Filed under: EU Information, EU Regulation/Legislation, Nanomaterials | Tags: foods, nanotechnology, regulation
The European Commission has published a regulation, Commission Delegated Regulation No 1363/2013, which amends Regulation 1169/2011 pertaining to nanomaterials in foods.
The new regulation states that food labelling must list “engineered nanomaterials” in the list of ingredients. These could be, for example, calcium carbonate, titanium dioxide, silicon dioxide or silver. The definition of what constitutes a nanomaterial is that previously given by a Commission Recommendation in 2011, so there is consistency across sectors. Work has been ongoing in a number of organisations, including LGC, to develop definitive methods for identifying and quantifying nanomaterials according to this definition.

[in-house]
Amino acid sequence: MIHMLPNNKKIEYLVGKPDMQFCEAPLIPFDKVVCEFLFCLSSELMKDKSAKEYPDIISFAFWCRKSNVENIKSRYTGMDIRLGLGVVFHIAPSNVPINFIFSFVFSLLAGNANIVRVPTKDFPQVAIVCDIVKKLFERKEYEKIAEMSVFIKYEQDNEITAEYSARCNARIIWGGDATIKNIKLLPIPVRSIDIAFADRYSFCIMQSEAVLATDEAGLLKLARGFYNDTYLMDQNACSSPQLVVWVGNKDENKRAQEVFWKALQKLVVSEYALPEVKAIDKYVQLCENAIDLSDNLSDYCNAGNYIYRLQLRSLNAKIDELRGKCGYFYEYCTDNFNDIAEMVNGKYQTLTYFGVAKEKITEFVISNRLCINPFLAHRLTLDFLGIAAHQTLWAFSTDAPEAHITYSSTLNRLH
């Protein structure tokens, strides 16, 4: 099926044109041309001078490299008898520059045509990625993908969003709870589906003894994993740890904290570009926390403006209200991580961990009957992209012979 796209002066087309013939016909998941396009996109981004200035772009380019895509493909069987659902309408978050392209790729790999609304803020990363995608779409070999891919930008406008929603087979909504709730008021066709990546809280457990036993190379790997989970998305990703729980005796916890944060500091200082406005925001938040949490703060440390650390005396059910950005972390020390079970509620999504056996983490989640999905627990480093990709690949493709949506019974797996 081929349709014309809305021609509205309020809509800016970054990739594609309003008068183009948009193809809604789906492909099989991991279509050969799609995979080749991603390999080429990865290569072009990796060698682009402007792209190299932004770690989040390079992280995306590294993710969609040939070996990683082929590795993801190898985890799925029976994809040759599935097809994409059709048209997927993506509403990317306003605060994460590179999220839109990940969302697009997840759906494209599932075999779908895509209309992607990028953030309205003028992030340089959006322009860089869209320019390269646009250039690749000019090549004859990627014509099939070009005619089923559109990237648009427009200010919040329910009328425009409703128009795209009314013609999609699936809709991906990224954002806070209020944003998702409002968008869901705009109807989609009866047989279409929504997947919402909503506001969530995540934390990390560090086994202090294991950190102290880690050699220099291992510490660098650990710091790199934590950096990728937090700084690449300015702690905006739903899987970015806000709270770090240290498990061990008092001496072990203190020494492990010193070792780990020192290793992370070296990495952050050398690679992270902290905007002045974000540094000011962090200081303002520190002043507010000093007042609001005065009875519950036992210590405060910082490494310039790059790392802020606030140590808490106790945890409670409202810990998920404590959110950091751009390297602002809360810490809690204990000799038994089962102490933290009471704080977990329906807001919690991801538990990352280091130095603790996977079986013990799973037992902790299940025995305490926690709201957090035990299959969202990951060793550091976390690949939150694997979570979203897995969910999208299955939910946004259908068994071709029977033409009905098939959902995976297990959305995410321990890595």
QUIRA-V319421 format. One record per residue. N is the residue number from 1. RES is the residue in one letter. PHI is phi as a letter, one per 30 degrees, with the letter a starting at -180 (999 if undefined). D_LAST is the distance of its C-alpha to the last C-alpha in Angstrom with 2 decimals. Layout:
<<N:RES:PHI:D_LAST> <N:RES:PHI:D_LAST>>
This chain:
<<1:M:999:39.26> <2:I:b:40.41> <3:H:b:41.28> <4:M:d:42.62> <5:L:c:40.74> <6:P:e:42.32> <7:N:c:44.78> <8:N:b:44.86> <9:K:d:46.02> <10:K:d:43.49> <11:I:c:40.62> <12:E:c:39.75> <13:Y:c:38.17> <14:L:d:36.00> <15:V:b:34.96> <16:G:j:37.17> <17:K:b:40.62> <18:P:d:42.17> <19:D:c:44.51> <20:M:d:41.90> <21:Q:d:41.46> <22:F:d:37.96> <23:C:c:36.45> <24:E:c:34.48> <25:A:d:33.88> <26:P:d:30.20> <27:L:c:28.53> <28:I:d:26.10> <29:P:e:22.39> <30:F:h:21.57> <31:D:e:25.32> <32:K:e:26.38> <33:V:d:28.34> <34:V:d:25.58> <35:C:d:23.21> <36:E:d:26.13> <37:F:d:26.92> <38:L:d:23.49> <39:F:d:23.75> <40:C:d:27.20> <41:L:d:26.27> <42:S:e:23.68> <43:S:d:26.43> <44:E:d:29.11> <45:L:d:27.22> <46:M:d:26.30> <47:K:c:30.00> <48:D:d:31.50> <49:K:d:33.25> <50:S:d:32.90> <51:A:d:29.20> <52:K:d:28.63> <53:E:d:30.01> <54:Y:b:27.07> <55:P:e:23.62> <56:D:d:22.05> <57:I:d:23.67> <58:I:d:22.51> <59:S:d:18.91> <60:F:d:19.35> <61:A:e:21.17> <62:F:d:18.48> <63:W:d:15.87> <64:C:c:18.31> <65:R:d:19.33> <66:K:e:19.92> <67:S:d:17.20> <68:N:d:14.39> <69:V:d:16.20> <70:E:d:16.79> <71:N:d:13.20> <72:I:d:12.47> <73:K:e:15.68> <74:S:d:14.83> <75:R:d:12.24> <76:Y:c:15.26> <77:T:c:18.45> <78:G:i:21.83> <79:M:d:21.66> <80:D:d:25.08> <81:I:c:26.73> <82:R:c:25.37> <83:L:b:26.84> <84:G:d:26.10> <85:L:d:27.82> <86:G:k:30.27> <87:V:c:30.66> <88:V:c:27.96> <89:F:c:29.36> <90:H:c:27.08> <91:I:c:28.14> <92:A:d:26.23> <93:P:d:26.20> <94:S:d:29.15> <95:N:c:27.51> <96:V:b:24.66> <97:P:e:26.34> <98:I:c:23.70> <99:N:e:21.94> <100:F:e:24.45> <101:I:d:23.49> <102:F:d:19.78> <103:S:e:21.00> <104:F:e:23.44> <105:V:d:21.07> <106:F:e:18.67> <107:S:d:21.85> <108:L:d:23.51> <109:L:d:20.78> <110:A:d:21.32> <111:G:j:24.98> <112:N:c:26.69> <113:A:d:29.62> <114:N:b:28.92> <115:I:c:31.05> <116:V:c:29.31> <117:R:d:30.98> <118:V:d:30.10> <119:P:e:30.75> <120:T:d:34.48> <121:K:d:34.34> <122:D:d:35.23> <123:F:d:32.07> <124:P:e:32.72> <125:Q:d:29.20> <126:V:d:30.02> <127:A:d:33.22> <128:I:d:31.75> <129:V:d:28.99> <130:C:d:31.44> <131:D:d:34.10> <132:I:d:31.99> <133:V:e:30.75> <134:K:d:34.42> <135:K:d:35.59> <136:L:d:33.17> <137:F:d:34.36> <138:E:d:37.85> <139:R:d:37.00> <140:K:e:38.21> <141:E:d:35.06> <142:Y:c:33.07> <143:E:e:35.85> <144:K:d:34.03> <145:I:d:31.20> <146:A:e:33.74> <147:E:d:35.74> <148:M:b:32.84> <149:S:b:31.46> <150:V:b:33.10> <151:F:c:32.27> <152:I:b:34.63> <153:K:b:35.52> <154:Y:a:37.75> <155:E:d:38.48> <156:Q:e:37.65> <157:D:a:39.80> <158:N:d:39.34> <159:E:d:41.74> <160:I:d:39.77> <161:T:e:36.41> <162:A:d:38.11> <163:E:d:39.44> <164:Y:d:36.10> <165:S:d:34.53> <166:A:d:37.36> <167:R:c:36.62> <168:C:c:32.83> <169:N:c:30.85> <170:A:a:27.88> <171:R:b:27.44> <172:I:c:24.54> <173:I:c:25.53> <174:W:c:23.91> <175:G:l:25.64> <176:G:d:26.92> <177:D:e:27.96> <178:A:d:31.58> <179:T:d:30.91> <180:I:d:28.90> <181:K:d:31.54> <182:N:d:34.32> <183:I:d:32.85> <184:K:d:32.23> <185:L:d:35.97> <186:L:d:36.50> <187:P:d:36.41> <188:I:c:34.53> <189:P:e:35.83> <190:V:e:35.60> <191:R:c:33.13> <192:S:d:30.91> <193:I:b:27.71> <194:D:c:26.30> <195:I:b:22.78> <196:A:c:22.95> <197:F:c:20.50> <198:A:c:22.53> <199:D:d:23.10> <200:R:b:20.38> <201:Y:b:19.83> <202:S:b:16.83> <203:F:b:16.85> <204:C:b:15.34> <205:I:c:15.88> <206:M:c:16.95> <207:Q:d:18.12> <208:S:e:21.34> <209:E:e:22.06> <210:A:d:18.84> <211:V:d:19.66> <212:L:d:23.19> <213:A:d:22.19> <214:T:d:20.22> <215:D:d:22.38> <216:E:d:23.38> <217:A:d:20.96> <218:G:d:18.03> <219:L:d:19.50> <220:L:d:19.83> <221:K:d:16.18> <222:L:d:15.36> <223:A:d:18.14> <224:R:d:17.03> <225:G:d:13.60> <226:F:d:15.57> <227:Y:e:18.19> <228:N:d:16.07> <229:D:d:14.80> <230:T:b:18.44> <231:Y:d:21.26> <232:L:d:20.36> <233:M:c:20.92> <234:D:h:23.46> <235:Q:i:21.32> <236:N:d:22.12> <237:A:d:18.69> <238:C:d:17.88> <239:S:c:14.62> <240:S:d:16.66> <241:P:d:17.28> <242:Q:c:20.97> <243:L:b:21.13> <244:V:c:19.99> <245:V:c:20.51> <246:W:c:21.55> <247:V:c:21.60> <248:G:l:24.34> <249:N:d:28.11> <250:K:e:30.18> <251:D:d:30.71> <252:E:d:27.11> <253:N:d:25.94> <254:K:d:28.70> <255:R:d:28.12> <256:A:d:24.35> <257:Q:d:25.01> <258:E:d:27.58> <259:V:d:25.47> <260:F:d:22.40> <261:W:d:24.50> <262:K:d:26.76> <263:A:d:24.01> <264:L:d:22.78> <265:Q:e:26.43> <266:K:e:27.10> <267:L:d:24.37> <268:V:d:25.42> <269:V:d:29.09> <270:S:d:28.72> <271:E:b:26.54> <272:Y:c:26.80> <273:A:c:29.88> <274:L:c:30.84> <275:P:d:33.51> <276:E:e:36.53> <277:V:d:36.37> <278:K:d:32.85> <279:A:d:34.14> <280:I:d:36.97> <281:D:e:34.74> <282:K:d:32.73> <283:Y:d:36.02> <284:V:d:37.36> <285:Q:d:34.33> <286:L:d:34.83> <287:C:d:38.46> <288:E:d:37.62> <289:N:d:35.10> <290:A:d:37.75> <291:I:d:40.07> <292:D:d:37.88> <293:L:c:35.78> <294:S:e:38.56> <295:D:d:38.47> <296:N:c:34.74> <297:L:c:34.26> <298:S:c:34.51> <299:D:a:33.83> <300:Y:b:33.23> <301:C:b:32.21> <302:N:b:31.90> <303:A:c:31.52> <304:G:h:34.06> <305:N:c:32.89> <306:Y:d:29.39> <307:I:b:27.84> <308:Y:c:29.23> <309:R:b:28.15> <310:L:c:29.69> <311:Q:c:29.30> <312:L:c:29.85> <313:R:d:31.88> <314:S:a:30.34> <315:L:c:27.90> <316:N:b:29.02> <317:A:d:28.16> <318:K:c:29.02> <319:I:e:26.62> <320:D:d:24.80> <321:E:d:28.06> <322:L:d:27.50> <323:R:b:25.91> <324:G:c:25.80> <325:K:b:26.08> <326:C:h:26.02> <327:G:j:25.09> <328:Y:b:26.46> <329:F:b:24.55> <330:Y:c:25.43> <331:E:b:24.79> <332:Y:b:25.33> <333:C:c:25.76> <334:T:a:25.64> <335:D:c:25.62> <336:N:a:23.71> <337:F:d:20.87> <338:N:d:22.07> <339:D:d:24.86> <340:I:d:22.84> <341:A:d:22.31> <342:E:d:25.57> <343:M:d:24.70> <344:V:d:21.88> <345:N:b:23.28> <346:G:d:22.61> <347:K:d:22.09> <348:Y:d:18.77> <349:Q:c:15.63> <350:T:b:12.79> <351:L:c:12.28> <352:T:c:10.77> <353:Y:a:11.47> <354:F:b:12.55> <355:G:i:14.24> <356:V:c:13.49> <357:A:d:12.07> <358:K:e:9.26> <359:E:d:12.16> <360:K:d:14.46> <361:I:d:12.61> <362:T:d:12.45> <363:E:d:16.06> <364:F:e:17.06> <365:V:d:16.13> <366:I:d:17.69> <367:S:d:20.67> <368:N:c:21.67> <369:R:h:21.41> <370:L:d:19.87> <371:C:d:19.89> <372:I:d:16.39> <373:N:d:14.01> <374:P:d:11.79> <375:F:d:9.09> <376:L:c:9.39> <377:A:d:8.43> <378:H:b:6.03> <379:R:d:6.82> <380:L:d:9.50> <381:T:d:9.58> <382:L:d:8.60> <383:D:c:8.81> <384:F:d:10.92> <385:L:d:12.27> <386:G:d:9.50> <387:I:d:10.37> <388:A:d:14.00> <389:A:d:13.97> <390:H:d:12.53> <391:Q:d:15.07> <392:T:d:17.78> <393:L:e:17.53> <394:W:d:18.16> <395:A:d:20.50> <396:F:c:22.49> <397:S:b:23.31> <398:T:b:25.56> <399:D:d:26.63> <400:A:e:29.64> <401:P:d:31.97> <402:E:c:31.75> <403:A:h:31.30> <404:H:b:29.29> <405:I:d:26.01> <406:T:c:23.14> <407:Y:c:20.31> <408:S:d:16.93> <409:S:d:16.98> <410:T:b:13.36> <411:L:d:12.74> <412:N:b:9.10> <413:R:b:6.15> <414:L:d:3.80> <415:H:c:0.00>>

The main thing to note here is the term “engineered nanomaterials”. This applies to nanomaterials which have been deliberately produced, so that the regulation excluded naturally-occurring nanomaterials which have been present in our food for thousands of years.
UPDATE: The Commission has now stated that this Regulations should be considered null and void. I will endeavour to find out why and blog on that when I do.
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